When it comes to crypto currency, the SEC is sending a message to everyone engaging in unlawful schemes.
The U.S. Securities and Exchange Commission (SEC) is charging Kim Kardashian for “unlawfully touting” a “crypto security,” the agency announced on Monday morning.
The SEC says that Kardashian was in violation of its rules when she promoted a “crypto asset security offered and sold by EthereumMax” without the necessary disclosure that she was paid to promote it.
Kardashian has already agreed to settle the case, with a $1.26 million penalty payment, and to help the SEC with its ongoing investigation.
The agency specified that Kardashian should have disclosed a $250,000 payment she received to publish a post about EtherumMax’s EMAX tokens on her Instagram account.
The settlement reached with the SEC by Kardashian includes a $260,000 payment that represents that original amount, plus interest, as well as $1 million in penalties.
SEC Chair Gary Gensler separately posted a message on Twitter about the settlement, noting that that celebrity endorsements should not be construed as financial advice basically.
This could be a shot across the bow that indicates more enforcement activity is on the table for high-profile celebs who rode the crypto wave by touting specific assets to fans.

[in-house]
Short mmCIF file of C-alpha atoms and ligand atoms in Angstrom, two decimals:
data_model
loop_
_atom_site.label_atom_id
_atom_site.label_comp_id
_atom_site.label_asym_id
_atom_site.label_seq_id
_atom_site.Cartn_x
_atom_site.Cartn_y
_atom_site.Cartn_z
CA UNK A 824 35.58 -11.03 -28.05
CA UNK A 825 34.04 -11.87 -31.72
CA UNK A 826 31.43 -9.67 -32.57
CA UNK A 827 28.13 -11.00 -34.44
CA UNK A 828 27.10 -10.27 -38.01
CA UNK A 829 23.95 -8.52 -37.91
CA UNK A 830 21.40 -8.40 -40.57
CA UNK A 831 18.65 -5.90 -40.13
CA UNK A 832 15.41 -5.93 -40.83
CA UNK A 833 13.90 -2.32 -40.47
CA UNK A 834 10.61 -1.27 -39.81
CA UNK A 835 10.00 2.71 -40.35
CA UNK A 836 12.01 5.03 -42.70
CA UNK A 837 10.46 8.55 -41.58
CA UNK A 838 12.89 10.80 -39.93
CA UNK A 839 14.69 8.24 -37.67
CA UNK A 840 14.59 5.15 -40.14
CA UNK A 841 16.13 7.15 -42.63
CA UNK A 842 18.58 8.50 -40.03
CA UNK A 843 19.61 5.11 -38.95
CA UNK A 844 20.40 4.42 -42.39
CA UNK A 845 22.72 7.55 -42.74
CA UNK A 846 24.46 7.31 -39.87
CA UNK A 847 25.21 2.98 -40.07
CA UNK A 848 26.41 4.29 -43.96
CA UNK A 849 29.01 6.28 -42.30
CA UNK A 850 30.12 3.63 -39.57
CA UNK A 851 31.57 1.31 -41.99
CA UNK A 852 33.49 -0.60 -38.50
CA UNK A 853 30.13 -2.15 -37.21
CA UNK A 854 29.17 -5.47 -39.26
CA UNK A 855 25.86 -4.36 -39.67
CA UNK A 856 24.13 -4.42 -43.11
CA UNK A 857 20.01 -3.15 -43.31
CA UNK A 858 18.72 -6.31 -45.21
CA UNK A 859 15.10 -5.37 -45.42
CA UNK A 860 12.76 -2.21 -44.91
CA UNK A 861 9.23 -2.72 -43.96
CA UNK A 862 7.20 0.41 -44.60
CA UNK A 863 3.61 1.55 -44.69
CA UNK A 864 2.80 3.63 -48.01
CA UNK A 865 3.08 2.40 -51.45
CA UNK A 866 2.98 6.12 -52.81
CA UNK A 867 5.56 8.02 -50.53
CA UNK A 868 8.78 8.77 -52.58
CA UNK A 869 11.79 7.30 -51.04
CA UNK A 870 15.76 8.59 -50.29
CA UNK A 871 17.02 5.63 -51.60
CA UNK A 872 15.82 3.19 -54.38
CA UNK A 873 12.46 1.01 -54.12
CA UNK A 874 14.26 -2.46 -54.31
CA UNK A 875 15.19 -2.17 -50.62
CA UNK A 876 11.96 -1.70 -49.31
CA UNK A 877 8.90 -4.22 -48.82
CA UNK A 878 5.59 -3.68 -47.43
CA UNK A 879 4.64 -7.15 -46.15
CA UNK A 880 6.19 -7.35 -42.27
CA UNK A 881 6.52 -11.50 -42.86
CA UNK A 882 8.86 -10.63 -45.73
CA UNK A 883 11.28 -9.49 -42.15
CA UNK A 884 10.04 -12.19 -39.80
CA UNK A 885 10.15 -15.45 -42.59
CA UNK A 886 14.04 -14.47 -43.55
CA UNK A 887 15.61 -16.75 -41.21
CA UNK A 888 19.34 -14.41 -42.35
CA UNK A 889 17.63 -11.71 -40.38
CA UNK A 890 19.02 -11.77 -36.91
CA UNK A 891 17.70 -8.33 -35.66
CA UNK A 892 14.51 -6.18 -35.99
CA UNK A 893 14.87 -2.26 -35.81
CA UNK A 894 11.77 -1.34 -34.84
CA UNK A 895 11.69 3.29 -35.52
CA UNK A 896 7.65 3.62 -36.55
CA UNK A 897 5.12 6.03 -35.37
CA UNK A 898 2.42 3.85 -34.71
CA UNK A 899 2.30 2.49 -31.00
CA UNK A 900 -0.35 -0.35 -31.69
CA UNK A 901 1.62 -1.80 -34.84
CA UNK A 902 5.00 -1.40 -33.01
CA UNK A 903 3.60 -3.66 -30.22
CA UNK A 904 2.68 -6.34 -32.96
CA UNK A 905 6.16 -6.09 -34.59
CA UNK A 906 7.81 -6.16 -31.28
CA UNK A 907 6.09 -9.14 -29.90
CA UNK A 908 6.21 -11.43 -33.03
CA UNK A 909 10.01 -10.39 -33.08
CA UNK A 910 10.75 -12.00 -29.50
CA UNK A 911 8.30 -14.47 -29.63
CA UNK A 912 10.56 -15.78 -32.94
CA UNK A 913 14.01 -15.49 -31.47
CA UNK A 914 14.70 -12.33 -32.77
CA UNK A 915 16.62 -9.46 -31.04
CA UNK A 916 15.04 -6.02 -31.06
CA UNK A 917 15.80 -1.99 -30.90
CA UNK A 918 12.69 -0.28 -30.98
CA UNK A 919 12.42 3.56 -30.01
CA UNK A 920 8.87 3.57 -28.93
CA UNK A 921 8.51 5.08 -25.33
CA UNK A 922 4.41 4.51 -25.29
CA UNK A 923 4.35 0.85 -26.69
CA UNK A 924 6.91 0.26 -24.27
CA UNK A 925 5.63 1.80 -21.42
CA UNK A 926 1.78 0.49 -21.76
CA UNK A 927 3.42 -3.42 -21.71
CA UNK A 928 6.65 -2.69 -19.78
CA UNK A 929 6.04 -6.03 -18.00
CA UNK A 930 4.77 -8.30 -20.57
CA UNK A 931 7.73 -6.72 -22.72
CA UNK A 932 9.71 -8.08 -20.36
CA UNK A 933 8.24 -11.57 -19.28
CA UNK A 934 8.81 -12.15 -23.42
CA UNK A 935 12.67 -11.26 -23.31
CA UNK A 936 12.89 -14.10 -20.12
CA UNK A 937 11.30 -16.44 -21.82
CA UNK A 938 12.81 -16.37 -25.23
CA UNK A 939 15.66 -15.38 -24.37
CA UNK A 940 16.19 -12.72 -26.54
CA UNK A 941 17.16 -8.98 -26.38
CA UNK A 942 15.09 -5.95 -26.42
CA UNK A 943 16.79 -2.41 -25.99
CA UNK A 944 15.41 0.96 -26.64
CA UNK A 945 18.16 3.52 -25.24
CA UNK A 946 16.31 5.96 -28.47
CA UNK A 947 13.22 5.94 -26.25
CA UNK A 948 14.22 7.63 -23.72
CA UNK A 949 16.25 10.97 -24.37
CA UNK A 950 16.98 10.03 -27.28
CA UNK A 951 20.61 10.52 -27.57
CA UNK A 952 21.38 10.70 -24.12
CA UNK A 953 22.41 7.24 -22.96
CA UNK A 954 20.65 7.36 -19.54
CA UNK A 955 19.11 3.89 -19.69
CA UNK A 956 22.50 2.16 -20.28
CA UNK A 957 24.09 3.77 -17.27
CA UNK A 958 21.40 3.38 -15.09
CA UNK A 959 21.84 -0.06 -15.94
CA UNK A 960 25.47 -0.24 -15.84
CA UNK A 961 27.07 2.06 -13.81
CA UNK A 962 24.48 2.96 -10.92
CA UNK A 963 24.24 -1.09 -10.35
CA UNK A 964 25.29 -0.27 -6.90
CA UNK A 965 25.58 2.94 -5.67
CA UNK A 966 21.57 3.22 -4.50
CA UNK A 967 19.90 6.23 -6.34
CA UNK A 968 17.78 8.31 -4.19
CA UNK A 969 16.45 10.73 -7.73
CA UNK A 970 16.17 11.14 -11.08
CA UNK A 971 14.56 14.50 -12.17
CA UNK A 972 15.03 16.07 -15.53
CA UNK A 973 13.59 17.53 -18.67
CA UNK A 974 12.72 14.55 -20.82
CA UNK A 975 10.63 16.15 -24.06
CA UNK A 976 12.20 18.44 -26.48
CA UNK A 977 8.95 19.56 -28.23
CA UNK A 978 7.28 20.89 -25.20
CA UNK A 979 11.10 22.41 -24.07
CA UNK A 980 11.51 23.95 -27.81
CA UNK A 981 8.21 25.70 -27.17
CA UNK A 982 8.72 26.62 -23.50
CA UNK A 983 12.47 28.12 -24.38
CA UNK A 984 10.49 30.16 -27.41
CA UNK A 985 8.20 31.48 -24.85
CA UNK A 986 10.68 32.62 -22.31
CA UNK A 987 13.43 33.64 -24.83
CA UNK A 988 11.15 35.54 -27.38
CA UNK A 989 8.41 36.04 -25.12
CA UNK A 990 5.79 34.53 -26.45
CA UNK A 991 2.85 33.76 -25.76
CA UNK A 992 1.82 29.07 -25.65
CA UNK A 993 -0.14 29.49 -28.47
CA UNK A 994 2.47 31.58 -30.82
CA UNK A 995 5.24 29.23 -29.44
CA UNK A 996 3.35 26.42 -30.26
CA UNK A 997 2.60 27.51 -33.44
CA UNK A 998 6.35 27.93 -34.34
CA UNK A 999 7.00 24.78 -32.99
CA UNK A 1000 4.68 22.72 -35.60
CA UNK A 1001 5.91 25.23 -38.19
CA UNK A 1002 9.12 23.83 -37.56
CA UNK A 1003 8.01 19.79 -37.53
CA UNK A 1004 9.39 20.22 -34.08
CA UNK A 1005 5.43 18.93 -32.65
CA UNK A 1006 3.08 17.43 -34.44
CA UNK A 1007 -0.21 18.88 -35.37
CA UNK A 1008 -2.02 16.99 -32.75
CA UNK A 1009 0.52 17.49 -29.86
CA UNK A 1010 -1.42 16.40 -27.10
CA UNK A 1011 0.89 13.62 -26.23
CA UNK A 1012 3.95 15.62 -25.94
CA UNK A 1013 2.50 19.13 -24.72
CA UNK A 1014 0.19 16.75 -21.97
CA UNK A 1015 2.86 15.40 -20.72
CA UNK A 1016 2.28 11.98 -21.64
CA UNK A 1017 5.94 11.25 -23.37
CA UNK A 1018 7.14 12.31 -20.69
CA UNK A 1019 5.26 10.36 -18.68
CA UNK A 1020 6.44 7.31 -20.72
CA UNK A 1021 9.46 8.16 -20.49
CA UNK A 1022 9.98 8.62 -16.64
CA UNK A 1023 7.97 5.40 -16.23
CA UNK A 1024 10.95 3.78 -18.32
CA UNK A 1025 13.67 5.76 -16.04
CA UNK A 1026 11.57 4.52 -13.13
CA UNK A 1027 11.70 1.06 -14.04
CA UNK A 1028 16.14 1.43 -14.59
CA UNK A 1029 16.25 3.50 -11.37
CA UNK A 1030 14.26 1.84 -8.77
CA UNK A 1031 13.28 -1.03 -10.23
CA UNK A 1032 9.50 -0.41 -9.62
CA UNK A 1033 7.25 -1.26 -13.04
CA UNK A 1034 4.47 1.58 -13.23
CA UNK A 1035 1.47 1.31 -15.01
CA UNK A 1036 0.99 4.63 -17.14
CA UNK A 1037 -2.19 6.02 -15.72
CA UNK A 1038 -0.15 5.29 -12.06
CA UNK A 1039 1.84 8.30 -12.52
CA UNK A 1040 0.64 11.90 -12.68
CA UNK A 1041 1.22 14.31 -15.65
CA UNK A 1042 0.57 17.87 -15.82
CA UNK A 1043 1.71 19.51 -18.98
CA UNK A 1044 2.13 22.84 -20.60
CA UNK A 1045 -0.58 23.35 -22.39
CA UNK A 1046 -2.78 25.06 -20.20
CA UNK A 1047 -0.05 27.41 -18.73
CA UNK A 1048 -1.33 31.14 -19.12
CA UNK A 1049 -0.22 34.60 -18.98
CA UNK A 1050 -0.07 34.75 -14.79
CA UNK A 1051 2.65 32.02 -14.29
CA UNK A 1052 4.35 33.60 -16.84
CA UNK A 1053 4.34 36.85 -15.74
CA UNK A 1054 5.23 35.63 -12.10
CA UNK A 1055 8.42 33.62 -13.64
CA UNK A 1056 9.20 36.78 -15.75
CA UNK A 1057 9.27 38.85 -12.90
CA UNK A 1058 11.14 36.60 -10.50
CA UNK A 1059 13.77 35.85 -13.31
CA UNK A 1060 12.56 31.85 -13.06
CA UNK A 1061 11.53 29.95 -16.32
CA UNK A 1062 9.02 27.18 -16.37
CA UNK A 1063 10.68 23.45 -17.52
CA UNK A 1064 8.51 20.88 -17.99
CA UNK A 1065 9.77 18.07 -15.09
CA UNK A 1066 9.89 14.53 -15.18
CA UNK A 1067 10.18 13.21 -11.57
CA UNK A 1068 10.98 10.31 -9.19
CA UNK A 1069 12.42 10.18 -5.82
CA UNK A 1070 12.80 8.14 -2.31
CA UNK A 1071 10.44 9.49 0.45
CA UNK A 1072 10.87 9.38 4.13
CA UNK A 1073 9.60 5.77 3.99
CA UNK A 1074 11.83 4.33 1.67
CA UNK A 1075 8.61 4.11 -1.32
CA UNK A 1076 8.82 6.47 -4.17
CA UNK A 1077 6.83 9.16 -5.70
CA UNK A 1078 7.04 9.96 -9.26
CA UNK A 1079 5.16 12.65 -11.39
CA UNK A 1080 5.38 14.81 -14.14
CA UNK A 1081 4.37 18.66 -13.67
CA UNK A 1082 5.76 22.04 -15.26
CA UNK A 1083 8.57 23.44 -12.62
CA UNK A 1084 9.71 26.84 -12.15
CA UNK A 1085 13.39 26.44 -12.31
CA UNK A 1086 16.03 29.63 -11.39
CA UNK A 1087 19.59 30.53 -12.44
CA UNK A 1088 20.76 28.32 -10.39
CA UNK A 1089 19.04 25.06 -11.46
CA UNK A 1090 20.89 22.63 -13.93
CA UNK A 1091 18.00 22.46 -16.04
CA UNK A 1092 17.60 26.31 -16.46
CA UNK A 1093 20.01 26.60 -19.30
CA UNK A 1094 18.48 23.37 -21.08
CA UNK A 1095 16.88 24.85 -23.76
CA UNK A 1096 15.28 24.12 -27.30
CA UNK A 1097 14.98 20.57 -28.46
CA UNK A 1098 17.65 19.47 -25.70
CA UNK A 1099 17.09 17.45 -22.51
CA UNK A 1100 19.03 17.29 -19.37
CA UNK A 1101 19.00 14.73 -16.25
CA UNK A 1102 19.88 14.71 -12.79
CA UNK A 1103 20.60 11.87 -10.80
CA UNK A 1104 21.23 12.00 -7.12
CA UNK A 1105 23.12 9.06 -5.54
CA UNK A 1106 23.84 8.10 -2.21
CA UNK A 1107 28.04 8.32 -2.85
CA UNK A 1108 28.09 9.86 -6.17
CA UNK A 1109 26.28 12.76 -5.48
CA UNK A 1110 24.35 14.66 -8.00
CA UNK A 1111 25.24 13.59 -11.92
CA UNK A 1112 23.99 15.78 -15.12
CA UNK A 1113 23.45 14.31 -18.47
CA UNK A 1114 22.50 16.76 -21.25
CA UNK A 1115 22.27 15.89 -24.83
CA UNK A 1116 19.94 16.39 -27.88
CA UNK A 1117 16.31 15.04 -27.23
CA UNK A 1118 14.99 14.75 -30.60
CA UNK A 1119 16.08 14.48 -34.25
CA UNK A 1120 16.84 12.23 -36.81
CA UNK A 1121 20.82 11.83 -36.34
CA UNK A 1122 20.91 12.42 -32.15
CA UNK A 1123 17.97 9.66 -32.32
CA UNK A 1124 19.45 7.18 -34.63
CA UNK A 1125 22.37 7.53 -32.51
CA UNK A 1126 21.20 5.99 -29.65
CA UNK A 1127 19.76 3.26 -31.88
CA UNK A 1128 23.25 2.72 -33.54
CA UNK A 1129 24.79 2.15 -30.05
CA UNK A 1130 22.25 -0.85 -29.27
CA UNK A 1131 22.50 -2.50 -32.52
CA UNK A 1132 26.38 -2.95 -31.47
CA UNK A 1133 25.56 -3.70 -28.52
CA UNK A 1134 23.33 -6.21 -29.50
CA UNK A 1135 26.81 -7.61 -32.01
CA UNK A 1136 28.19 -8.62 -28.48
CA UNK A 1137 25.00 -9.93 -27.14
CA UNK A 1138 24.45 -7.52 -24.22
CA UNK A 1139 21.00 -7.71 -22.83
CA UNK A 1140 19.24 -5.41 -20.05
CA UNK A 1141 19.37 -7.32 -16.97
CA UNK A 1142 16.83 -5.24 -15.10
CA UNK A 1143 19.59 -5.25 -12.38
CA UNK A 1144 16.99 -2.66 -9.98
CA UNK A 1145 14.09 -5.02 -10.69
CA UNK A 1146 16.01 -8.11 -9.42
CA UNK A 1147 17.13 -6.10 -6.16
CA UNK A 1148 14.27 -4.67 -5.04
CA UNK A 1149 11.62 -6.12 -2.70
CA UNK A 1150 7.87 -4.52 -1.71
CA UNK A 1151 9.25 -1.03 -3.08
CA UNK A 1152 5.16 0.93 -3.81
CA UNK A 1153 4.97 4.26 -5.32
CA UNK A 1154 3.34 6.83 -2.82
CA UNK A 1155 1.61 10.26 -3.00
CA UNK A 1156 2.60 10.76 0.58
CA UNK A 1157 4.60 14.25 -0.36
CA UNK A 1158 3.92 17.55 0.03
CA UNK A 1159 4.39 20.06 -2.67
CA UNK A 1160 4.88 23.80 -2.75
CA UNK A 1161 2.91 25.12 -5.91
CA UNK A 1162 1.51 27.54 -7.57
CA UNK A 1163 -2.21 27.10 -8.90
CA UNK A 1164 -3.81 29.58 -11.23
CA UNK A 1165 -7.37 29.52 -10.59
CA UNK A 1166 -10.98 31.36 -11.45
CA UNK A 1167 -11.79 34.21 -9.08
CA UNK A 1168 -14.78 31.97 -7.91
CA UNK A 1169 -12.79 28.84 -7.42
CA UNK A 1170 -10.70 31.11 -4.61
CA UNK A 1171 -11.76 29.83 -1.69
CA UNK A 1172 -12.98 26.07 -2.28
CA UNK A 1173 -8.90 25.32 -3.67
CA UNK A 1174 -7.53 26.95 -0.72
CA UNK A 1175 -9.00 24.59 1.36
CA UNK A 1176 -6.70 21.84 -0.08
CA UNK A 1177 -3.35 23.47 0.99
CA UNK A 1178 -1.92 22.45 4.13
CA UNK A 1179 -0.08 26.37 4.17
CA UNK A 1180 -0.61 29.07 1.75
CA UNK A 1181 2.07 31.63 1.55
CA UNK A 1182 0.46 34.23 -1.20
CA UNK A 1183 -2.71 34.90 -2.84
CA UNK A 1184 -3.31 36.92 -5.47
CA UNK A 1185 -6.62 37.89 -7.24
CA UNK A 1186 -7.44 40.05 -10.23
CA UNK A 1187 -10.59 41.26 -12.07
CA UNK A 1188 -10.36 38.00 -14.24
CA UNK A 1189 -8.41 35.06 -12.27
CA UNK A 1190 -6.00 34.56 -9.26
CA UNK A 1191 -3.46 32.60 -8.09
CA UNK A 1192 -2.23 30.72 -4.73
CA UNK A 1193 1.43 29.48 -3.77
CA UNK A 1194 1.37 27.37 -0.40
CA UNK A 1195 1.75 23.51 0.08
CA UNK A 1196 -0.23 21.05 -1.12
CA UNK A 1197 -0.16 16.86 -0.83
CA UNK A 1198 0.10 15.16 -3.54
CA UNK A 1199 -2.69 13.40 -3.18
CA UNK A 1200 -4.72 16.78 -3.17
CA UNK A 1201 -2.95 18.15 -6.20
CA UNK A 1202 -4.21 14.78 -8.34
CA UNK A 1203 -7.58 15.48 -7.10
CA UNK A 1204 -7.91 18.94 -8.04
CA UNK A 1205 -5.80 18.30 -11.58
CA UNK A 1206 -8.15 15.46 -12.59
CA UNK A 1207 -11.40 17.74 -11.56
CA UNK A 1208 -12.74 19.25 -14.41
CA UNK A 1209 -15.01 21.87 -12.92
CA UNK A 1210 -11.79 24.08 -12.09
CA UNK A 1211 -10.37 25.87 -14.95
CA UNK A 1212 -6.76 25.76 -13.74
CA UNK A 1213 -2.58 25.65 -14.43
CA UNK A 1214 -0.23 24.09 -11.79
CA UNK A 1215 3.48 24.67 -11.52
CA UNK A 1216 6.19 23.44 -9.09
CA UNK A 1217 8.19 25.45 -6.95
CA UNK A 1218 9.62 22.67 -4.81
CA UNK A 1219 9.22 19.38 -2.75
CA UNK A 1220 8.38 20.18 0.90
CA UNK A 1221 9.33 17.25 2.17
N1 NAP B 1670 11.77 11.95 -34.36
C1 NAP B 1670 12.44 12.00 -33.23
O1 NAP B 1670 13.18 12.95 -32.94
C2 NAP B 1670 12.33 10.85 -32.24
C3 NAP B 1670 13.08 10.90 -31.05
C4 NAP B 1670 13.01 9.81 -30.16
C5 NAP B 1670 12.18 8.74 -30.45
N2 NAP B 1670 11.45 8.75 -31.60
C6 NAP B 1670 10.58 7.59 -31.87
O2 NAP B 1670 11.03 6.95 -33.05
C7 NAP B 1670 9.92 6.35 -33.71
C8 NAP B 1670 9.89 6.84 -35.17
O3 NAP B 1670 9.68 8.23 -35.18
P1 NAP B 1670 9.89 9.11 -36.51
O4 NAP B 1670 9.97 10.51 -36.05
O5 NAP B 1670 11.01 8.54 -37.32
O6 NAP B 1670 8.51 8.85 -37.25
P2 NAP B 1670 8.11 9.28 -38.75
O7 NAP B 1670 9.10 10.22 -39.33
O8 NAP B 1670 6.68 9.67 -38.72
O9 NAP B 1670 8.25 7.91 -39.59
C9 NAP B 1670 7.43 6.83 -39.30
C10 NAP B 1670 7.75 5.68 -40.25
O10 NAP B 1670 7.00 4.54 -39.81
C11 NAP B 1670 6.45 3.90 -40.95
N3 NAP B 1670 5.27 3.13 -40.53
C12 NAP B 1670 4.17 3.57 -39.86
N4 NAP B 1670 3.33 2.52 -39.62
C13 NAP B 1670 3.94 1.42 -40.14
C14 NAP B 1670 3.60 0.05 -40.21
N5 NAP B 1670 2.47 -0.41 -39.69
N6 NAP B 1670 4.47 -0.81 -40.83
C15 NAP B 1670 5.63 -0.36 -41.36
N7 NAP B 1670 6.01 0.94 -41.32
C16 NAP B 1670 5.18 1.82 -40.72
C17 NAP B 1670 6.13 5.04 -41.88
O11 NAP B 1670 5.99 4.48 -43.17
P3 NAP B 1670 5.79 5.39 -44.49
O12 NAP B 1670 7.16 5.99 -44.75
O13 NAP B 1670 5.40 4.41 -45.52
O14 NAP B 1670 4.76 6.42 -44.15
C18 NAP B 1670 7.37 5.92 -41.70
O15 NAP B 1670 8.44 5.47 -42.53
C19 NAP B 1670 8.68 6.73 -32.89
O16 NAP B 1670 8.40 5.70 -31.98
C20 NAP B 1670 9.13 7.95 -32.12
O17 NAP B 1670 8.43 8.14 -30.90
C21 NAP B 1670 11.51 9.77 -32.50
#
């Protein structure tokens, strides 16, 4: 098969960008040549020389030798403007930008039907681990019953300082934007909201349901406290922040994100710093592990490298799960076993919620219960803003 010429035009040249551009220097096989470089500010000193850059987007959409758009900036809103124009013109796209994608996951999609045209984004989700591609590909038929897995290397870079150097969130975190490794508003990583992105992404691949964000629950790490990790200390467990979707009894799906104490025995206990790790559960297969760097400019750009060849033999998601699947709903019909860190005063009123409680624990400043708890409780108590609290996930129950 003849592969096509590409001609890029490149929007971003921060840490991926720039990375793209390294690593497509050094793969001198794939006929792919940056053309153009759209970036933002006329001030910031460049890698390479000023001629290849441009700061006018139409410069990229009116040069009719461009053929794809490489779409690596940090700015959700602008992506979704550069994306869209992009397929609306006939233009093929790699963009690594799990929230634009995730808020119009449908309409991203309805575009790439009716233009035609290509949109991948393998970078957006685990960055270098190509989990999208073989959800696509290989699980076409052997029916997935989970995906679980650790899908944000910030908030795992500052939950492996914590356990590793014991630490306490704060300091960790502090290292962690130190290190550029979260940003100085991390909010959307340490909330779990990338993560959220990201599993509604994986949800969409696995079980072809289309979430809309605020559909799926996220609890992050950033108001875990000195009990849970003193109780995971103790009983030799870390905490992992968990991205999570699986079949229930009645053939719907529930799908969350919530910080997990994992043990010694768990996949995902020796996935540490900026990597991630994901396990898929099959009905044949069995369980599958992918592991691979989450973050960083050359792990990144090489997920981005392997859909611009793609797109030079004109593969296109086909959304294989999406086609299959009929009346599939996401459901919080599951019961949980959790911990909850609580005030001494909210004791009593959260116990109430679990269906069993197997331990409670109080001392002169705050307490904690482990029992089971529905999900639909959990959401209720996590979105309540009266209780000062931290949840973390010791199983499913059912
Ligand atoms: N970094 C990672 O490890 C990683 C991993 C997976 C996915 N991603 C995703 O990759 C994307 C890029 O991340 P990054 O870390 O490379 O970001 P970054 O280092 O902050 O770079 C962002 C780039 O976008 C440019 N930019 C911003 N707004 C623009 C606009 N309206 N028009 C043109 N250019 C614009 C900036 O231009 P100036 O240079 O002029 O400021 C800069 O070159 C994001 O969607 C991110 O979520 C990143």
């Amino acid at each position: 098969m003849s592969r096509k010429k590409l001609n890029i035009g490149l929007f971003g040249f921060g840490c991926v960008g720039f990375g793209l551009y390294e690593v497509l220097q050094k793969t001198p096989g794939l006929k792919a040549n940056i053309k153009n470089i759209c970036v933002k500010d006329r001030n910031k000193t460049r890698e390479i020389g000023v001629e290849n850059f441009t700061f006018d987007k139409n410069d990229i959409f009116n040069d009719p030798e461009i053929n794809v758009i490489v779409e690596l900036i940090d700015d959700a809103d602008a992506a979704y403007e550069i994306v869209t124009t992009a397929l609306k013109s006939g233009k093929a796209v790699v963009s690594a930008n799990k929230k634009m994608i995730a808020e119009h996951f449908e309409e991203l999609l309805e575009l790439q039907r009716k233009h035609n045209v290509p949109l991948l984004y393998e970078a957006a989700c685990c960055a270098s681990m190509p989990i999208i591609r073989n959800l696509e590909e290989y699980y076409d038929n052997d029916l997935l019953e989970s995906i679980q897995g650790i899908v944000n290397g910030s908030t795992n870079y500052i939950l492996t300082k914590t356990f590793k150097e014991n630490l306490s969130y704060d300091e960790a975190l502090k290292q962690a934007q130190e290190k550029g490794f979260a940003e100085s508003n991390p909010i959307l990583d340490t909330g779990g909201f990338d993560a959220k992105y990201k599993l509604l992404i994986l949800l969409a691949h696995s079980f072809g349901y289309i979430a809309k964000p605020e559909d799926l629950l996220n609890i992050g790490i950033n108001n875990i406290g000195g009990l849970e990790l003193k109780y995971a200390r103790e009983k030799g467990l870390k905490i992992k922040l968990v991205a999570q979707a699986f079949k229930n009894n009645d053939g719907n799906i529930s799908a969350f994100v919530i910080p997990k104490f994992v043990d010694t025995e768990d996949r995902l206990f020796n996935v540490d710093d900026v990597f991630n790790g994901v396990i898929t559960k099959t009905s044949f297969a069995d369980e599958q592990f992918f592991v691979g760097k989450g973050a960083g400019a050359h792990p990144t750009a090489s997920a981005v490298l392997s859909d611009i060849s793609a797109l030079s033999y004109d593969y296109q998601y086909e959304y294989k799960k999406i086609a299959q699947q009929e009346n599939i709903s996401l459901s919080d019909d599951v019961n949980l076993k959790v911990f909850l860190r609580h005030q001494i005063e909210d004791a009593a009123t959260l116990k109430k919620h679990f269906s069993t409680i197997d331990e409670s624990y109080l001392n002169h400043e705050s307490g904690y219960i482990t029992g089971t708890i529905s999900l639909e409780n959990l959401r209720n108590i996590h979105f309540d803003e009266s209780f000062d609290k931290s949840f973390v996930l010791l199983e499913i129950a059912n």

Gensler has repeatedly expressed the opinion that crypto assets fall under existing securities laws, as do other new technologies that mirror traditional securities in form and function.
This is definitely an attention-grabbing way to put the SEC’s regulatory force where Gensler’s mouth is.
Kardashian, whose post contained a link to the EthereumMax website, which provided instructions for potential investors to purchase EMAX tokens, has agreed to pay the charge levied without admitting or denying the SEC’s findings.
“I want to acknowledge Miss Kardashian cooperating and ongoing cooperation. We really appreciate that,” Gensler added.
Kardashian is pleased to have resolved the case and fully cooperated with the SEC, her lawyer Michael Rhodes said.
“She wanted to get this matter behind her to avoid a protracted dispute. The agreement she reached with the SEC allows her to do that so that she can move forward with her many different business pursuits,” Rhodes said in a statement.
Last month, Kardashian, who has expanded her footprint in the world of finance, launched a new private equity firm focused on investing in consumer and media businesses.
Regulating cryptocurrency markets has been high on the SEC’s agenda this year, as prices of digital assets suffer wild swings due to heightened recession fears, rising interest rates and geopolitical turmoil. read more read more
The U.S. regulator also charged Boxer Floyd Mayweather Jr. and a music producer known as “DJ Khaled” in November 2018 for allegedly not disclosing payments they received for promoting investments in initial coin offerings.
Neither Mayweather nor Khaled Mohamed Khaled admitted or denied the SEC’s charges, but agreed to pay a combined $767,500 in fines and penalties.